Cholesterol lowering ‘statin’ drugs are cost effective in far more people than current guidelines recommend and should be considered for a wider range of people, say researchers in a study published online by the BMJ today.
Large trials have shown that lowering blood cholesterol levels with statins greatly reduces major vascular events, such as heart attacks and strokes, in people at high risk.
And research published in 2005 from the largest of those trials (the heart protection study) showed that when cheaper generic versions are used, several years of statin treatment is cost effective for a wide range of people with vascular disease or diabetes.
The heart protection study involved 20,536 men and women presenting at age 40-80 with heart disease or diabetes. They were randomly allocated to receive either 40 mg simvastatin daily or placebo for an average of 5 years.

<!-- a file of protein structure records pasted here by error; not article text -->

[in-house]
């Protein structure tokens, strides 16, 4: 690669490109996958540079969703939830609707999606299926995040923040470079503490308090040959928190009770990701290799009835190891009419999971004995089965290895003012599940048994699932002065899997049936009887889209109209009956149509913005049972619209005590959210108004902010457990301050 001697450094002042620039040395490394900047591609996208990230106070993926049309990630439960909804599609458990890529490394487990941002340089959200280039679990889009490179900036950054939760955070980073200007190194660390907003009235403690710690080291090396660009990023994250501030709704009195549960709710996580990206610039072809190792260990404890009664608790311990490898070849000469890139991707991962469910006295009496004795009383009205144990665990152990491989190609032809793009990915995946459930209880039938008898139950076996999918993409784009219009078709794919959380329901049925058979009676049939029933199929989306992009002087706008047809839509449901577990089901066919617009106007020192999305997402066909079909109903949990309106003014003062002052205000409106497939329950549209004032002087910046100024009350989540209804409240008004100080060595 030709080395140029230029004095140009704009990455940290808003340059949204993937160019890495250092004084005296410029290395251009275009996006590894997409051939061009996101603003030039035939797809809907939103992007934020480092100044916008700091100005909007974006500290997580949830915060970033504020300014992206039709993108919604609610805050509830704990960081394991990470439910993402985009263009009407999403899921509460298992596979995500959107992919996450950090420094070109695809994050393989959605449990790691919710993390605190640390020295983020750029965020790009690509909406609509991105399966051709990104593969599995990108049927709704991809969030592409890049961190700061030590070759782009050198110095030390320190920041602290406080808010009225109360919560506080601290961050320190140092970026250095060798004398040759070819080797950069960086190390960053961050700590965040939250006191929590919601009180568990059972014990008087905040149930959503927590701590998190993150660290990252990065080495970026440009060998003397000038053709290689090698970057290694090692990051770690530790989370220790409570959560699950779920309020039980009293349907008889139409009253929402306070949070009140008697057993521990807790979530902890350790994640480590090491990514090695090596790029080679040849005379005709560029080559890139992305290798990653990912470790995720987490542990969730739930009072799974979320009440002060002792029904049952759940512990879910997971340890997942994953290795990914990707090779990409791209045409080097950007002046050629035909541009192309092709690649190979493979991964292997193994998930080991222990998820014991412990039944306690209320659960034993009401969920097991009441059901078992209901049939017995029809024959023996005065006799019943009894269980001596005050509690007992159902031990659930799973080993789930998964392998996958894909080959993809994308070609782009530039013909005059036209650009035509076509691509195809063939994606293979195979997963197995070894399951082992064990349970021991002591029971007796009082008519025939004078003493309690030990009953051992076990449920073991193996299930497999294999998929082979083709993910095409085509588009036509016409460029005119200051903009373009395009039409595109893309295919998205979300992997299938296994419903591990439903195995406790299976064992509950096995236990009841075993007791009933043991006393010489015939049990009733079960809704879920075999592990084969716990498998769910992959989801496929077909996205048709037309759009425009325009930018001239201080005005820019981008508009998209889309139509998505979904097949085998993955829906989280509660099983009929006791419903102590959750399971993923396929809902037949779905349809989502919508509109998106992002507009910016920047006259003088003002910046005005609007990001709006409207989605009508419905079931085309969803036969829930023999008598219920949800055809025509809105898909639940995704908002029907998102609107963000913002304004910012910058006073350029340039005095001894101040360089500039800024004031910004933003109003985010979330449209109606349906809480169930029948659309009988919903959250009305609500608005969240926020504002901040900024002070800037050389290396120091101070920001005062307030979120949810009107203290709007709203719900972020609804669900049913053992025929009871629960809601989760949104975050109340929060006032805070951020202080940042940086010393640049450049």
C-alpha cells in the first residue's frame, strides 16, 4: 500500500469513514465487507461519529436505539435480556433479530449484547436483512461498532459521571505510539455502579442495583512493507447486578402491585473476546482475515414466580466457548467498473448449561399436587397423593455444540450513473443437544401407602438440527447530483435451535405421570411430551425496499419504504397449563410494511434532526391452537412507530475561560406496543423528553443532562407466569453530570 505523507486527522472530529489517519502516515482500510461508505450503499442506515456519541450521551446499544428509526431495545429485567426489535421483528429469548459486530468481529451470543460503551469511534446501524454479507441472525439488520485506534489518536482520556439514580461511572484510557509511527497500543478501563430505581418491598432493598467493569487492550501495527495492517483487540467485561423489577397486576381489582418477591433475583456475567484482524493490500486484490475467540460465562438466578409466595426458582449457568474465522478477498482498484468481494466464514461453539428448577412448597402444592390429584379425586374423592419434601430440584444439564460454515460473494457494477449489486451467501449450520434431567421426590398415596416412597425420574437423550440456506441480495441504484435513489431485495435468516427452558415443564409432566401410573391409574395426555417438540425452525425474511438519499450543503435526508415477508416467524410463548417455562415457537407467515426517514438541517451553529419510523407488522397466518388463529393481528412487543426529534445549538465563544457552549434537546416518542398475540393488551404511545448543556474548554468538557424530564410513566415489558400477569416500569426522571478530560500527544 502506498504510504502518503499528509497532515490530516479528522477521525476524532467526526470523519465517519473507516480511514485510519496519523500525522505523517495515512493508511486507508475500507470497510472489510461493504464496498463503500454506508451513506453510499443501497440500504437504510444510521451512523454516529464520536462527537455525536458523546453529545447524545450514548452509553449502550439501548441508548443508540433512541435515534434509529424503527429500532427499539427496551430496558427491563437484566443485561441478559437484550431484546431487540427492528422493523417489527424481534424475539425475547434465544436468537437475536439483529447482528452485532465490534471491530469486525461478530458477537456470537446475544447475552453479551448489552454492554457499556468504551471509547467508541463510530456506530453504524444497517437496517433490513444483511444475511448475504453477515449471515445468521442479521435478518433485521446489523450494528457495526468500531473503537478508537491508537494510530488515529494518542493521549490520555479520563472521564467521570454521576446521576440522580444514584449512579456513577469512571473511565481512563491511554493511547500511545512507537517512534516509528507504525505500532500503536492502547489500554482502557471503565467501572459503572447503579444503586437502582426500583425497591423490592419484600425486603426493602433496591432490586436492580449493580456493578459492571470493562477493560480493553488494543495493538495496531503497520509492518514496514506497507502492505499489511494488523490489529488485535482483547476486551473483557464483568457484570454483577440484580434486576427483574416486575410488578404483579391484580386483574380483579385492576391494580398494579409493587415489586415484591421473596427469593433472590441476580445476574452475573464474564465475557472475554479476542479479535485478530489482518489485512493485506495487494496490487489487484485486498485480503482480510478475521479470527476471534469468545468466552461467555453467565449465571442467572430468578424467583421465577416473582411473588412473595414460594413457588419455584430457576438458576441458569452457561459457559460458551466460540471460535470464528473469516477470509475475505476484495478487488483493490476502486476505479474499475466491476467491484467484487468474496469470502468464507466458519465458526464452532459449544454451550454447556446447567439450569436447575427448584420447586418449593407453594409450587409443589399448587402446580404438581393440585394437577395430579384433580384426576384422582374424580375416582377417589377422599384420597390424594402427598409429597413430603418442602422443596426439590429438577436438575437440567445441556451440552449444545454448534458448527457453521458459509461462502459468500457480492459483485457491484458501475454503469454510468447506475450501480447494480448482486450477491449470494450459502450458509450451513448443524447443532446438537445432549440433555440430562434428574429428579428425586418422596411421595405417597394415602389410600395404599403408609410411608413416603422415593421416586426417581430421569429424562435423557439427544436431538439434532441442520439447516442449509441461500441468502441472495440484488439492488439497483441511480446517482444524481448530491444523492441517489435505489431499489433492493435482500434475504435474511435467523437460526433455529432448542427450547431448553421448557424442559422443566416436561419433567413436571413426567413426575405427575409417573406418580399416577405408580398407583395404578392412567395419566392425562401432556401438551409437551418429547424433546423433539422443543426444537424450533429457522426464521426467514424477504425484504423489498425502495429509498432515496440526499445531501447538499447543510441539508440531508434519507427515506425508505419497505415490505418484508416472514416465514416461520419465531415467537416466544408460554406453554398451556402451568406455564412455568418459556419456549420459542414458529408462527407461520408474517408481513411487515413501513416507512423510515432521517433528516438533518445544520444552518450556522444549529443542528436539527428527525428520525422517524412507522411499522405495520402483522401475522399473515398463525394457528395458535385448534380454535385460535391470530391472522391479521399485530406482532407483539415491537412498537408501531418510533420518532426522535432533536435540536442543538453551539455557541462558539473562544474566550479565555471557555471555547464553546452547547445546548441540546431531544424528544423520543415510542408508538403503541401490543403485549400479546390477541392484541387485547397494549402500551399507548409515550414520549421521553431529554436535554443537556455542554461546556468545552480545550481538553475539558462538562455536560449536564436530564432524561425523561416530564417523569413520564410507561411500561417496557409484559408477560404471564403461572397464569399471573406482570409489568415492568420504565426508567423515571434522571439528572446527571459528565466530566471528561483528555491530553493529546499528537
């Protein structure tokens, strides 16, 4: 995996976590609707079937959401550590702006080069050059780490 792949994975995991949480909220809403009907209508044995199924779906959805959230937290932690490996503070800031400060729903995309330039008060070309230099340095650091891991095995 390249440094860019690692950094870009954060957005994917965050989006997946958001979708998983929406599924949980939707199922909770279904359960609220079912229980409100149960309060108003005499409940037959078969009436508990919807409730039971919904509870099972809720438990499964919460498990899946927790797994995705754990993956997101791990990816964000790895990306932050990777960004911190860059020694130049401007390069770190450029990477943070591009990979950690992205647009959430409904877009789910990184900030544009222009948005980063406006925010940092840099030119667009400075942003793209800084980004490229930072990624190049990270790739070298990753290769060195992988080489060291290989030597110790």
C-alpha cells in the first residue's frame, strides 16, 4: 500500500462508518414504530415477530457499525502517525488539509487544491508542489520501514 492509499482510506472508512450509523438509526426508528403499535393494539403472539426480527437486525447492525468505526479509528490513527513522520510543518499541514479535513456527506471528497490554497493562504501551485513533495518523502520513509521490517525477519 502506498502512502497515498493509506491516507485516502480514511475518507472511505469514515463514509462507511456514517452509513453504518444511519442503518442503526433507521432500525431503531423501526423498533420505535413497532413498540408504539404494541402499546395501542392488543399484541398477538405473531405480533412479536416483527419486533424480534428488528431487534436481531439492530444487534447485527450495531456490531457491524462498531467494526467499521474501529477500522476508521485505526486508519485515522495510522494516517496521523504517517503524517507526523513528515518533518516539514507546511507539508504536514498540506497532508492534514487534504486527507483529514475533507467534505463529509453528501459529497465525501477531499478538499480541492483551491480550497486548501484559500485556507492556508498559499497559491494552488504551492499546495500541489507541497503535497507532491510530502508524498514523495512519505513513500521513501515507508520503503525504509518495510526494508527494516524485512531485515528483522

Using data from this study, the researchers have now estimated the lifetime cost effectiveness of 40 mg simvastatin daily for people in an even wider range of age and underlying vascular risk categories.
The research team found that treatment with generic simvastatin would be cost saving for most of the age and risk categories included in the heart protection study. In other words, the reduced costs of hospital admissions as a result of fewer vascular events outweighed the increased costs of statin treatment in almost all of the categories studied.
In fact, they found that statin treatment was cost effective in people as young as 35 and as old as 85 with an annual risk of a major vascular event as low as 1%. This is well below the risk threshold currently recommended by the National Institute for Health and Clinical Excellence (NICE).
These new analyses indicate that, at current generic prices, lifelong treatment with simvastatin is cost saving or very cost effective for many more people than previously thought, say the authors.
Hence, statin therapy should be considered routinely for people across a wider age range and at lower risk of vascular disease than is currently the case.
Revision date: July 3, 2011
Last revised: by Andrew G. Epstein, M.D.